Gills of other creatures

Part of Uncanny stories Group Exhibition, Unisa Art Gallery. Opening 7 Dec. 2021
Opening address by Usha Seejarim

Intrigued by Merlin Sheldrake’s sensuous descriptions of a hidden world where living matter becomes transformed by a species neither animal nor plant, the artist considers fungi and mycelia to be a metaphor for striving to connect to the inaudible, the in-between, the rich alchemy of life.  Digital works and ink drawings in this series explore mushrooms, but more specifically, a sense of their hidden life. Whilst the works look at the fruiting body of fungi, the tone and layering explore mechanisms that hint at the body of the mycelial layers that form part of a world that we rarely see and know little about. The mycelial mesh is a massive entangled world beneath us, surrounding us - some even living within us.  On a personal level the works are about thinking how life continues beyond trauma and how the complex biology of our own emotional being are as hidden as fungi’s energy. The tracing of lines of gills and their twists and spills, echoes the folds of our synapses where memory is buried in our cells.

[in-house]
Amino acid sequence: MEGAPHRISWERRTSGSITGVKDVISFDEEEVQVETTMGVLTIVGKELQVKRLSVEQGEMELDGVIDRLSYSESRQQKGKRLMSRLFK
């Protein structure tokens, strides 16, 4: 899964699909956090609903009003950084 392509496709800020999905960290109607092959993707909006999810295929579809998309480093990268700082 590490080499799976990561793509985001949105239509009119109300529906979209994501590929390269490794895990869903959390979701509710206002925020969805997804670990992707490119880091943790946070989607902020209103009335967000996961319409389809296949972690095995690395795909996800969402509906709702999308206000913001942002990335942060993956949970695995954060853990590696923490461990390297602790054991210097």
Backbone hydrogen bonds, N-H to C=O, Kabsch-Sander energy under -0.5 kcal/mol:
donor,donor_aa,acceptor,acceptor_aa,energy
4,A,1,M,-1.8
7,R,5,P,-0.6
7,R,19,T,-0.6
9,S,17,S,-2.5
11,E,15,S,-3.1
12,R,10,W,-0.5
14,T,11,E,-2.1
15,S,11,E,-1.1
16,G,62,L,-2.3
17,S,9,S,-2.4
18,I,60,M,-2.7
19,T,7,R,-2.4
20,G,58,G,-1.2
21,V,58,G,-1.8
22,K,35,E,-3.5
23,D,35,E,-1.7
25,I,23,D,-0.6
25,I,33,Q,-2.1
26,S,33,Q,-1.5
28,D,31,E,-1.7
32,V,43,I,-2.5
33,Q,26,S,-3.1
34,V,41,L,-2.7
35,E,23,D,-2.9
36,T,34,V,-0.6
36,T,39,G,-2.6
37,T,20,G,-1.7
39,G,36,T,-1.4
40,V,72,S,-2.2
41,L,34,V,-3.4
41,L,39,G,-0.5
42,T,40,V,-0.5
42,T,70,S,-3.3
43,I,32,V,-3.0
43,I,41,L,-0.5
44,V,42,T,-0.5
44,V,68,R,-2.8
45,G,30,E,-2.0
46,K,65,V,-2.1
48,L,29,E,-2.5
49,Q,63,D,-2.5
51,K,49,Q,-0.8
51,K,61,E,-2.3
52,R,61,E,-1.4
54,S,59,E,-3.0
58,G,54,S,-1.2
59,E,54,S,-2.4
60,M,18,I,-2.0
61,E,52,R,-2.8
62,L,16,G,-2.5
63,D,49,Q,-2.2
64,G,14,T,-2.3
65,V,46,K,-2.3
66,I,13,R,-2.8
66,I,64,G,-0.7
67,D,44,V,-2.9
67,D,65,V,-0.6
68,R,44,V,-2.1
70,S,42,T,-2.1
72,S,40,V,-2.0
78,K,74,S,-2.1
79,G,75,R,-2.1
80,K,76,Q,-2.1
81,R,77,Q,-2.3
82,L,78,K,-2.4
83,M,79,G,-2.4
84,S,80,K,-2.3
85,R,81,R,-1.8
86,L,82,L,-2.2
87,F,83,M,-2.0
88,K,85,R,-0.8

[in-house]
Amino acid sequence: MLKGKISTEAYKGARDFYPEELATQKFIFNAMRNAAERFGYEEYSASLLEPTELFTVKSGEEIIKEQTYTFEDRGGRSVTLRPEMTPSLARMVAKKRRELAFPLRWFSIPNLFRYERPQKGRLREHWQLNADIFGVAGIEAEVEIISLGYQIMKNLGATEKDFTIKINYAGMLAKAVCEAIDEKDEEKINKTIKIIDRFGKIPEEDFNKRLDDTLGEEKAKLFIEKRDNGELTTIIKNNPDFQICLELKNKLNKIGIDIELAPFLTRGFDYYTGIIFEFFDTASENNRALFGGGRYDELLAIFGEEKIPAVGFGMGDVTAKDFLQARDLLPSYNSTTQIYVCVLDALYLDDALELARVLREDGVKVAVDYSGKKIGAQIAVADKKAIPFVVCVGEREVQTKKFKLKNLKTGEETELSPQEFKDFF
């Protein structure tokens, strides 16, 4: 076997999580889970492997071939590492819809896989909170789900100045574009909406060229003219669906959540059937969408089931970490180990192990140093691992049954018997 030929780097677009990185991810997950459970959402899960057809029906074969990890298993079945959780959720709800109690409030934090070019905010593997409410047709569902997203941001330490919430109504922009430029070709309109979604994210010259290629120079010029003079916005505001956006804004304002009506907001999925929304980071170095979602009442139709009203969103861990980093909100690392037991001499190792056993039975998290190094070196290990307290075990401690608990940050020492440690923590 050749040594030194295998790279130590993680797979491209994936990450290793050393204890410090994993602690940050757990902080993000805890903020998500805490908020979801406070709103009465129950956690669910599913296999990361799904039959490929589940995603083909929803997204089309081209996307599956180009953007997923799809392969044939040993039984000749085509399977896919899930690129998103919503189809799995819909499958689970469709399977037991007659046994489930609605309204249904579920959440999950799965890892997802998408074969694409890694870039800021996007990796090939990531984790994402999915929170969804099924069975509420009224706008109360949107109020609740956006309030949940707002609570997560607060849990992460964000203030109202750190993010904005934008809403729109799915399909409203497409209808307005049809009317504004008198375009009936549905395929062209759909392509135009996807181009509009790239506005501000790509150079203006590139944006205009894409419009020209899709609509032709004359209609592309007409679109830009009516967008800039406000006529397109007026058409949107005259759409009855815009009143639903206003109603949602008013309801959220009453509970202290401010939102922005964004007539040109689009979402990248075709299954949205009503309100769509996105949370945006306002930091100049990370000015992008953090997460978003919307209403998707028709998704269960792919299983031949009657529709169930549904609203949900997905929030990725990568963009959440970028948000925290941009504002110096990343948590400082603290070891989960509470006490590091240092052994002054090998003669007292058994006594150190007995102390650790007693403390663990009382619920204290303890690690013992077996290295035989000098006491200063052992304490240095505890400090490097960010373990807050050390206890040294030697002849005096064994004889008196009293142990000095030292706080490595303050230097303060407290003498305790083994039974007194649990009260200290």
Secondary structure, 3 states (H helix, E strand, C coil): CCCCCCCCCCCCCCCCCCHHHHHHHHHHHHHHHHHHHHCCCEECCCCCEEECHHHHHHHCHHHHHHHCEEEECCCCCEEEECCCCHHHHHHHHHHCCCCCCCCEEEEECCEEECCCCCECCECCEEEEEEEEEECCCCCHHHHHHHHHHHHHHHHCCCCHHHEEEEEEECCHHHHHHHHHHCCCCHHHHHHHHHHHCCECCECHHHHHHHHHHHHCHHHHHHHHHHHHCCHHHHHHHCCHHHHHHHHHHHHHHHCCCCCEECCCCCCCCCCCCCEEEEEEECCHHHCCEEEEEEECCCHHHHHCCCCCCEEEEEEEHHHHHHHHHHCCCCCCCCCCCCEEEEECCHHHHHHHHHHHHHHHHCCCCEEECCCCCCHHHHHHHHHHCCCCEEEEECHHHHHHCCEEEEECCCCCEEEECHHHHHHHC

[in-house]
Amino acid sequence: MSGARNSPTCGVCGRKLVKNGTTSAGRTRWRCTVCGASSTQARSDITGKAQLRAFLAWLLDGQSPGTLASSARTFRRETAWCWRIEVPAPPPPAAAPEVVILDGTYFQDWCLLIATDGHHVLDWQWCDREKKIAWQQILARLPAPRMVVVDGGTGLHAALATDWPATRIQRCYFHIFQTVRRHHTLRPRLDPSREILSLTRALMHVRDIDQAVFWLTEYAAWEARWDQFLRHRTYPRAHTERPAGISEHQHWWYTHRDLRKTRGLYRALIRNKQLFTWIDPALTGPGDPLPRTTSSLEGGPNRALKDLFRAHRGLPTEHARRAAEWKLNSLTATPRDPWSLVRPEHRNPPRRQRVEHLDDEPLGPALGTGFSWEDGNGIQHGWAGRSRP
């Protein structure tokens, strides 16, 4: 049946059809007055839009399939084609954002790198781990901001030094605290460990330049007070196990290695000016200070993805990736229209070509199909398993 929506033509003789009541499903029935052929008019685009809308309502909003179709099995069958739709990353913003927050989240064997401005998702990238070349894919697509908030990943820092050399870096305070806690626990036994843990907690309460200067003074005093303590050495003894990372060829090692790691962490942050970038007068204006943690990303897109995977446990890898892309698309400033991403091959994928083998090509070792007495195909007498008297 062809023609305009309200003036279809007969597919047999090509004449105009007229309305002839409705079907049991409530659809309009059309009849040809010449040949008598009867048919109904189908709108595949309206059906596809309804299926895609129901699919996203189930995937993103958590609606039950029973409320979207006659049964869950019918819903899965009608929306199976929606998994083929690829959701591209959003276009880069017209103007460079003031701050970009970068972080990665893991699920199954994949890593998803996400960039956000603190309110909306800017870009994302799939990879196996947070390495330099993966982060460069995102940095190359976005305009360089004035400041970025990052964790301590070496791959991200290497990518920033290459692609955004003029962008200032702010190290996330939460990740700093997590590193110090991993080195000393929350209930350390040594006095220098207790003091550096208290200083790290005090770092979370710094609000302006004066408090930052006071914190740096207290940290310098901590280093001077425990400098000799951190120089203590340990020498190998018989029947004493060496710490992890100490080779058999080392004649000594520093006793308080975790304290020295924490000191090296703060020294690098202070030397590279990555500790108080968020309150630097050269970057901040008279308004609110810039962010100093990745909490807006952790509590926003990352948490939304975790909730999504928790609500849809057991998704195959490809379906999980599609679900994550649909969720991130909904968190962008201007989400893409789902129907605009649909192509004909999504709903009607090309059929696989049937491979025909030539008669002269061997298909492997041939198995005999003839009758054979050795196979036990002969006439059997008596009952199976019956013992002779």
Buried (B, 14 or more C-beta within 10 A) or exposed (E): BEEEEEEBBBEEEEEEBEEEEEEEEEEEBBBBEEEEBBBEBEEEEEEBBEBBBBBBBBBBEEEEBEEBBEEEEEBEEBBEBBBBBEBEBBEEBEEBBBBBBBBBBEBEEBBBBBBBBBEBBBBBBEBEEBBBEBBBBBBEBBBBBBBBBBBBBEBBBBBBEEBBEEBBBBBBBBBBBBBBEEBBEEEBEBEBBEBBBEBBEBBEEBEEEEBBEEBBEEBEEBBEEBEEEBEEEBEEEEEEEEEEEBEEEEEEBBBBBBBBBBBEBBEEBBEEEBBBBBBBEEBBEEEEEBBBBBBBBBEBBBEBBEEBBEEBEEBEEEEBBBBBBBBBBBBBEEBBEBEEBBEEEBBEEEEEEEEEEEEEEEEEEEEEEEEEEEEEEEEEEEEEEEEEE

Selected works were also exhibited at part of other Group Exhibitions:

 Turbine Art Fair (TAF) 2021, EDG2020 Art Gallery. Sandton:  Sept. - Oct. 2021,

MESH. The fabric of friends, Gallery RK Contemporary, Riebeek-Kasteel, Cape. 3 April - 2 May 2022 (along with later works).

 

References:

Braidotti, R. 2019. A Theoretical Framework for the Critical Posthumanities, in Theory, Culture & Society, 36(6): 31–61. 

Hillman, J. 2010. Alchemical psychology. Putnam, Conn.: Spring Publications.

Sheldrake, M. 2021. Entangled life. How Fungi Make Our Worlds, Change Our Minds & Shape Our Futures. Audiobook.

Unisa Art Gallery, Uncanny Stories in ArtGo, a section of ArtTimesThe exhibition features work from Unisa Staff members, Third Level students and maquettes for the developing Unisa Science Campus Art Walk, SA Art Times, 2021/2022, (Dec/Jan):81